Infographic: Oxygen’s Lifesaving Journey

Follow oxygen’s path from production, through delivery, and to a patient’s bedside

Posted on Aug 24, 2022

graphic with oxygen cylinders and pipes

Oxygen is one of many critical building blocks of a functional and equitable health system—like running water and 24-hour power. Yet most medical facilities in low- and middle-income countries lack access to this crucial resource.

Effective treatment with medical oxygen requires the right amount at the right time, with close to zero margin for error—oxygen shortages lasting just 30 minutes can be catastrophic. Oxygen insecurity means that all it takes is a power outage, mechanical failure, or surge in patients for oxygen supplies to run out. 

Although this sounds complex and challenging, there is a solution: investing in the “five S’s”—the staff, stuff, space, systems, and social support needed for strong health systems. These investments save lives. For example, building and strengthening oxygen services for children under 5-years-old with pneumonia reduces the odds of disease-specific mortality by an estimated 46%. But the impact of improving oxygen systems extends beyond any single disease. It is also associated with a 40% decrease in the odds of death for all children in the hospital.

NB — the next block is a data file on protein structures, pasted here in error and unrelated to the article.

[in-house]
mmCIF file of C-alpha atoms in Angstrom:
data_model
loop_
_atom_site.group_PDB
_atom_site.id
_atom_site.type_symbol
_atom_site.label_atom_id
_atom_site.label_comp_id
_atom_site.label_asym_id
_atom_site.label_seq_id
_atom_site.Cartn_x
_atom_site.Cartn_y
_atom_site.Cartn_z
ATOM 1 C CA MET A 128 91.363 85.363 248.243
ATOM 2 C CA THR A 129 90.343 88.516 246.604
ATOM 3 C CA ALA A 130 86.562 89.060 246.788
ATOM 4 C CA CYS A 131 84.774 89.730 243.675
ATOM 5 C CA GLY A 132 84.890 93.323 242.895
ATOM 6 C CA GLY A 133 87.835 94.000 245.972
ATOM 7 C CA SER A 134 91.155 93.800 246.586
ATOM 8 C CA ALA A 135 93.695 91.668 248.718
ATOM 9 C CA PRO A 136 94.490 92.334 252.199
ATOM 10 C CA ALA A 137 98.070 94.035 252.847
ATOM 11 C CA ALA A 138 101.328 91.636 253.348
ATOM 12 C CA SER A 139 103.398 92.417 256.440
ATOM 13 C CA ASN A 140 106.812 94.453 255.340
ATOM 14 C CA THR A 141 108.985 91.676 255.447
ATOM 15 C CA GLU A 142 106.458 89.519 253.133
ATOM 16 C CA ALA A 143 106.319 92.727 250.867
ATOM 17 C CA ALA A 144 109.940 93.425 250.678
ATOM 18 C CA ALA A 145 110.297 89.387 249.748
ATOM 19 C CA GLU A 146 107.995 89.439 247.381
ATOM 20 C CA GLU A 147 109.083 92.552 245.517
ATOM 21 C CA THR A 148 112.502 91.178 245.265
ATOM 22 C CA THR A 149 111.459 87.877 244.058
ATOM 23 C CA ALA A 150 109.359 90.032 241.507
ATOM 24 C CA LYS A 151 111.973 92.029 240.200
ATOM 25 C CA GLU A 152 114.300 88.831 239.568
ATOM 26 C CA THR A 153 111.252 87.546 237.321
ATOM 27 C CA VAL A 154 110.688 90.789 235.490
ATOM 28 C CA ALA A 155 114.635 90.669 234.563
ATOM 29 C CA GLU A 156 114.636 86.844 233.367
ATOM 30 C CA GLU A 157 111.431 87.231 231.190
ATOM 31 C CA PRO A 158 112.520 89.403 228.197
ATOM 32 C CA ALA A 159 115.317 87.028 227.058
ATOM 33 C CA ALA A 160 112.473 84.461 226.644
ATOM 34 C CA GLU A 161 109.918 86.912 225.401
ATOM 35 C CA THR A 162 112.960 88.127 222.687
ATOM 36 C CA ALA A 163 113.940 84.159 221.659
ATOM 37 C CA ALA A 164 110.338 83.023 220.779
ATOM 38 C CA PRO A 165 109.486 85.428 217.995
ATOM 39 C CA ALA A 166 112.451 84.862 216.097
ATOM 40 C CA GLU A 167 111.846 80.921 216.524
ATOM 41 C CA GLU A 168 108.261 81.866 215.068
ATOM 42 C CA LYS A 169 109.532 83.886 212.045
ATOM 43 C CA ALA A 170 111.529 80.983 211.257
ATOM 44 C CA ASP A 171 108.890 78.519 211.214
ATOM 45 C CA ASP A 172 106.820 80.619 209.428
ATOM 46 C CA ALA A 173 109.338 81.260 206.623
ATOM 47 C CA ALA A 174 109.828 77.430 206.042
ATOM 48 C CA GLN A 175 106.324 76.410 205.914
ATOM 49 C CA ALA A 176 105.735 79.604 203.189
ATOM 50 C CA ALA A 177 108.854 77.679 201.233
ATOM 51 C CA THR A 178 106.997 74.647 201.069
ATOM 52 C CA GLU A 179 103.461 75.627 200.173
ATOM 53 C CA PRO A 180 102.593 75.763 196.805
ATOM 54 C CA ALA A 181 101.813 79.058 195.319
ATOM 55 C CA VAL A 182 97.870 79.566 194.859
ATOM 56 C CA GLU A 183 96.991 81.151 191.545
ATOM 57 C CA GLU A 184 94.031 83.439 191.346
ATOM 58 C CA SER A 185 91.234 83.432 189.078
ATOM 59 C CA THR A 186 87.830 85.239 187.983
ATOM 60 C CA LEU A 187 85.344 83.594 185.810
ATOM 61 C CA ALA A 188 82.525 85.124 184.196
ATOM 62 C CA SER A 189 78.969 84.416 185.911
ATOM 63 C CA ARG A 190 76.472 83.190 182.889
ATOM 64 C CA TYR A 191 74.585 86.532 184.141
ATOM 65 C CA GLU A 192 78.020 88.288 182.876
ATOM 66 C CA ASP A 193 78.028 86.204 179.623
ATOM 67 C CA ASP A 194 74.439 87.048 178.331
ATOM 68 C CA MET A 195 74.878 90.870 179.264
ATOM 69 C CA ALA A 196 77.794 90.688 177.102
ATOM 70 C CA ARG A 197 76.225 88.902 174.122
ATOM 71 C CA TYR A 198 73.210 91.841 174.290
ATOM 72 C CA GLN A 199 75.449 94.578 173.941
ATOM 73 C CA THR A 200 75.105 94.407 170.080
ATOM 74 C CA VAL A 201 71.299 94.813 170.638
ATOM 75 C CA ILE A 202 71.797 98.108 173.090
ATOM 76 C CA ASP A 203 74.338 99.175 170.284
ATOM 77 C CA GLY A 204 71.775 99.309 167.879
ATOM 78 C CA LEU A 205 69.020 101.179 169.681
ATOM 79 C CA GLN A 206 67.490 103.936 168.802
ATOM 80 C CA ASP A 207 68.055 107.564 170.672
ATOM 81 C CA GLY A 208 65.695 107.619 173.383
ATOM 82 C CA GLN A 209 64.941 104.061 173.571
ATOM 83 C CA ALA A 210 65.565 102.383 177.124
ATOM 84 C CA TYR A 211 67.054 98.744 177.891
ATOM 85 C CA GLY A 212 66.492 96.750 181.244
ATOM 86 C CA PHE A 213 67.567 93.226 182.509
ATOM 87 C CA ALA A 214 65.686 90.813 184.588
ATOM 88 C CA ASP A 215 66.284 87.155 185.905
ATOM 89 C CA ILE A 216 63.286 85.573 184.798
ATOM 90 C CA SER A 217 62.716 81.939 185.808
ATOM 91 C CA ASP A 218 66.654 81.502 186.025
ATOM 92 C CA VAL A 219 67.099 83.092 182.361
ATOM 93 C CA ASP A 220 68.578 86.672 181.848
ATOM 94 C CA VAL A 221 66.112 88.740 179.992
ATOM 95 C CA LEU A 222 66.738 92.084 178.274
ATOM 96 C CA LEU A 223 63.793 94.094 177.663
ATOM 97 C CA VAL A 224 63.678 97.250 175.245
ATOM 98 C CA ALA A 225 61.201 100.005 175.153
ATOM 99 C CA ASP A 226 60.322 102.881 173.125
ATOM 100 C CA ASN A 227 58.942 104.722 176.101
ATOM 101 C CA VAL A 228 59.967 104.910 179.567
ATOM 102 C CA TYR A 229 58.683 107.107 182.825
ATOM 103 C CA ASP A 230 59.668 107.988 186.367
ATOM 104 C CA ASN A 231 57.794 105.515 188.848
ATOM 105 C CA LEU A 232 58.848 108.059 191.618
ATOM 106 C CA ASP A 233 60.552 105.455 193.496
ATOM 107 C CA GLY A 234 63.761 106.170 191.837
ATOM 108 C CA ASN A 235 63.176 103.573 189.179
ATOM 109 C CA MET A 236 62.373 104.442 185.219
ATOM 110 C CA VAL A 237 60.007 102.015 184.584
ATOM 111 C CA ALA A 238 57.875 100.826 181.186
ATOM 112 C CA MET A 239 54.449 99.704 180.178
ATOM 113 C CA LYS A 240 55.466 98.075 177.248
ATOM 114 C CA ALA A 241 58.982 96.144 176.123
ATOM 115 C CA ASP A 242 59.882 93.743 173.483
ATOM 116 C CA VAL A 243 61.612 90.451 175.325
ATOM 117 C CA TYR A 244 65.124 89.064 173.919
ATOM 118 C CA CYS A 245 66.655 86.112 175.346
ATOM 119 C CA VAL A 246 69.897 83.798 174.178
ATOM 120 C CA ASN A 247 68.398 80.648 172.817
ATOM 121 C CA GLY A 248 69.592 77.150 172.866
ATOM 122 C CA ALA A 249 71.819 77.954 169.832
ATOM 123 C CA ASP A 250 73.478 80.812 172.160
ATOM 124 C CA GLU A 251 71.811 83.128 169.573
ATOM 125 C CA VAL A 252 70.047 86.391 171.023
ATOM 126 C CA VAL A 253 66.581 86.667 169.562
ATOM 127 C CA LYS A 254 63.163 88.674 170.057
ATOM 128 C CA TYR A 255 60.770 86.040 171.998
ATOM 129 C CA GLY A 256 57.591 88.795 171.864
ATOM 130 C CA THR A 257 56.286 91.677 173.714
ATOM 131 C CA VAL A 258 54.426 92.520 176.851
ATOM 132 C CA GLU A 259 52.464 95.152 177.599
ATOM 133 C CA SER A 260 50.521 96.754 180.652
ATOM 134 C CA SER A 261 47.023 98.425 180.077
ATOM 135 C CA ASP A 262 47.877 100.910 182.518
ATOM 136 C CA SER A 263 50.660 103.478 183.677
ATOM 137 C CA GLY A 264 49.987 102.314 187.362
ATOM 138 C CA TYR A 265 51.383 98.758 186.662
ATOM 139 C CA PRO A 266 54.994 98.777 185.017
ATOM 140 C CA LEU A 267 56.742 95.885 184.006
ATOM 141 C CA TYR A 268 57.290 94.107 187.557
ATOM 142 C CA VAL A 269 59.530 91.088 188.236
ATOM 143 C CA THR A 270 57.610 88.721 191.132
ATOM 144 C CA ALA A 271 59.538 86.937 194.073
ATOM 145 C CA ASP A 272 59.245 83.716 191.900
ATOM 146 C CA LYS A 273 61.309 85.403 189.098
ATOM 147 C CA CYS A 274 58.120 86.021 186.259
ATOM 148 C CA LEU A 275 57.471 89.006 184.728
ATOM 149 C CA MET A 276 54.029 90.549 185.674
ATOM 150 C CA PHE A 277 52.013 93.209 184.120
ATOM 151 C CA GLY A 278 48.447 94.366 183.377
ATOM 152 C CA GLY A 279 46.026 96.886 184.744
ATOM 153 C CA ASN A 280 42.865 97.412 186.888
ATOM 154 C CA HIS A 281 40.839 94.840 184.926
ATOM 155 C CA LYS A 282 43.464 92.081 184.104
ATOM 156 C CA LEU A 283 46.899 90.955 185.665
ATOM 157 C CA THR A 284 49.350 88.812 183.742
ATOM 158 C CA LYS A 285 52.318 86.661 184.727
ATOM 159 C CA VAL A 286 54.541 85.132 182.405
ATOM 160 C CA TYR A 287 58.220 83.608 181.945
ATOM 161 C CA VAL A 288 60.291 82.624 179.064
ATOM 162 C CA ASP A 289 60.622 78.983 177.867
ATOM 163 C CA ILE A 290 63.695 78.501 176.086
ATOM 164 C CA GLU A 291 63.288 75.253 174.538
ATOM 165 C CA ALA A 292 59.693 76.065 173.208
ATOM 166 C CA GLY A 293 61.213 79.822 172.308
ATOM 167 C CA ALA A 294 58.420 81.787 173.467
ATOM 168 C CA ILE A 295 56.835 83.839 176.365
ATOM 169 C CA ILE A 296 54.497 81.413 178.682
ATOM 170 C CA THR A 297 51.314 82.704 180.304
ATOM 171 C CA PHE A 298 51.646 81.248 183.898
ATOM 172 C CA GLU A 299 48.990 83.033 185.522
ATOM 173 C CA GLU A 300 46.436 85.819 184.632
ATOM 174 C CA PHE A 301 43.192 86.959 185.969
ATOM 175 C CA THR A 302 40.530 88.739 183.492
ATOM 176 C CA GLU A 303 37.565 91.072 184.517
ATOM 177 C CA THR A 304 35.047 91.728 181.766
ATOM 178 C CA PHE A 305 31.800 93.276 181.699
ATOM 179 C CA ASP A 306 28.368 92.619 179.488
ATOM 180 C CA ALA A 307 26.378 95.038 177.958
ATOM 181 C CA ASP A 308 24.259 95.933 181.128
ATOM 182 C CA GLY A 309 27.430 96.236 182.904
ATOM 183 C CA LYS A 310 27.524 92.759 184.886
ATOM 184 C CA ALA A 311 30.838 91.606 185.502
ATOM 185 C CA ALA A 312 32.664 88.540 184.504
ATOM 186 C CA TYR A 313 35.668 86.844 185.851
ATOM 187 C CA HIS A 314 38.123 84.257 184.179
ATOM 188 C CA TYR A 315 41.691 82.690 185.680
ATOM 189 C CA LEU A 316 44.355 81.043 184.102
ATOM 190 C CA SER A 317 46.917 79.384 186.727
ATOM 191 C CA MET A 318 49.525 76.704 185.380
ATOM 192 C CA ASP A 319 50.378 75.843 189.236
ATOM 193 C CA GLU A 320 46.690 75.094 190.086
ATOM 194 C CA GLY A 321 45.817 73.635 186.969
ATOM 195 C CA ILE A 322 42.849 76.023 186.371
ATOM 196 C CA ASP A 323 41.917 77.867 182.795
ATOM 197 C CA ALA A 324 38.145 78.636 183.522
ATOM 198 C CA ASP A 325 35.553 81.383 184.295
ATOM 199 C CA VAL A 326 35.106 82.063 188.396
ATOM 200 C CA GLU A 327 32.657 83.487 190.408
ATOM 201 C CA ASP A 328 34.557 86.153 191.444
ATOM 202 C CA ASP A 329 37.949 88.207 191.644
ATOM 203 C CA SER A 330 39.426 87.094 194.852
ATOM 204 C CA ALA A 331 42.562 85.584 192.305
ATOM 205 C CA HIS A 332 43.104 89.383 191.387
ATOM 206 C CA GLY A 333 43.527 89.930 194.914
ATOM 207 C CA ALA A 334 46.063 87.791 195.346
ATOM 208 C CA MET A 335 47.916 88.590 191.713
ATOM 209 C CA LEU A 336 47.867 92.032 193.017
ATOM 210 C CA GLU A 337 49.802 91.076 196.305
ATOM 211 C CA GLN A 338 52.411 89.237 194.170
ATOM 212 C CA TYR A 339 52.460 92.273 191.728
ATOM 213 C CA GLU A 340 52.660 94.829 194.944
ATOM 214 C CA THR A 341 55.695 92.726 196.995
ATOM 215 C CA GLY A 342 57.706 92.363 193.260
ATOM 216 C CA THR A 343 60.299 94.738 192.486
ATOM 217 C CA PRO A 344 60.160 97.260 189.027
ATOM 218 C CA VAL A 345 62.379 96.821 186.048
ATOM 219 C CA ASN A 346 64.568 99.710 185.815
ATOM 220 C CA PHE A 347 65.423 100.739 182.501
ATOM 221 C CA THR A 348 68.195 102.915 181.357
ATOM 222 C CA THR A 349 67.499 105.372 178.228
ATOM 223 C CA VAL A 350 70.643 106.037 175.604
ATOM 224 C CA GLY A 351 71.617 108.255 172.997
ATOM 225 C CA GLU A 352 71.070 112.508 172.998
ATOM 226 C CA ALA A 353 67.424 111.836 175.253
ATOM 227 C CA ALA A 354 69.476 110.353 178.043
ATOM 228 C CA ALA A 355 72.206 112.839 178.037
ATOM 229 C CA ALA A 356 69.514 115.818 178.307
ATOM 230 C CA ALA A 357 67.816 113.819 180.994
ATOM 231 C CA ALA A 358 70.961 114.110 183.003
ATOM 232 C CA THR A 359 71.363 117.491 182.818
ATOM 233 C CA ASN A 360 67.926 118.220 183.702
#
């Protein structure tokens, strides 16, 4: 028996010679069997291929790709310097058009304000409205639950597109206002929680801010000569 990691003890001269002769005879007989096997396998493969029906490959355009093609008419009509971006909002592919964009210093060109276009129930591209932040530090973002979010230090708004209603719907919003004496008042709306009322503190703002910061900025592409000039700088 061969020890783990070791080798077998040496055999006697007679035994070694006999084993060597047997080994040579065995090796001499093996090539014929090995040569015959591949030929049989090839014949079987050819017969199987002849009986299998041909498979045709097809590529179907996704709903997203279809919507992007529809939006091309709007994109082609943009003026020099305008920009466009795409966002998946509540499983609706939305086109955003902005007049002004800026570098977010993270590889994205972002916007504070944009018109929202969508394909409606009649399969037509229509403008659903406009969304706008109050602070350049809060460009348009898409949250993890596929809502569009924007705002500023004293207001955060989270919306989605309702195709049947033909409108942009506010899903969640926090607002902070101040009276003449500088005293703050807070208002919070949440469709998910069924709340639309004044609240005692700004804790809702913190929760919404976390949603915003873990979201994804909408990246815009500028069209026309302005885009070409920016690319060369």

The global oxygen crisis must be addressed. While the COVID-19 pandemic highlighted regional disparities in oxygen access, it has been a longstanding issue. Before the pandemic, 9 in 10 hospitals in low- and middle-income countries lacked access to oxygen therapy.

To accelerate efforts to overcome oxygen-related barriers and in partnership with funder Unitaid, Partners In Health (PIH) launched BRINGO2, a yearlong oxygen systems strengthening initiative in Peru, Malawi, Lesotho, Rwanda, and Madagascar. BRINGO2 is helping fight the global oxygen crisis by supporting the repair and maintenance of piping systems and cylinders, training technical and clinical staff, and planning long-term oxygen distribution networks, among other efforts. So far, significant improvements have been made across countries: a high-tech remote monitoring system was installed at the Botsabelo pressure swing adsorption (PSA) plant in Lesotho, biomedical technicians repaired 76 oxygen concentrators in Malawi and are actively repairing 20 PSA plants in Peru, and a new PSA plant is being installed at Butaro District Hospital in Rwanda.

The comprehensive initiative involves every aspect of oxygen’s complex journey. In the infographic below, learn how oxygen makes its way–from production to bedside–to those who need it most.

infographic tracing oxygen's journey from plant to patient
Dr. Paul Farmer sharing a friendly moment with one of his staff.

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As we mourn the passing of our beloved Dr. Paul Farmer, we also honor his life and legacy.

PIH Founders - Jim Kim, Ophelia Dahl, Paul Farmer

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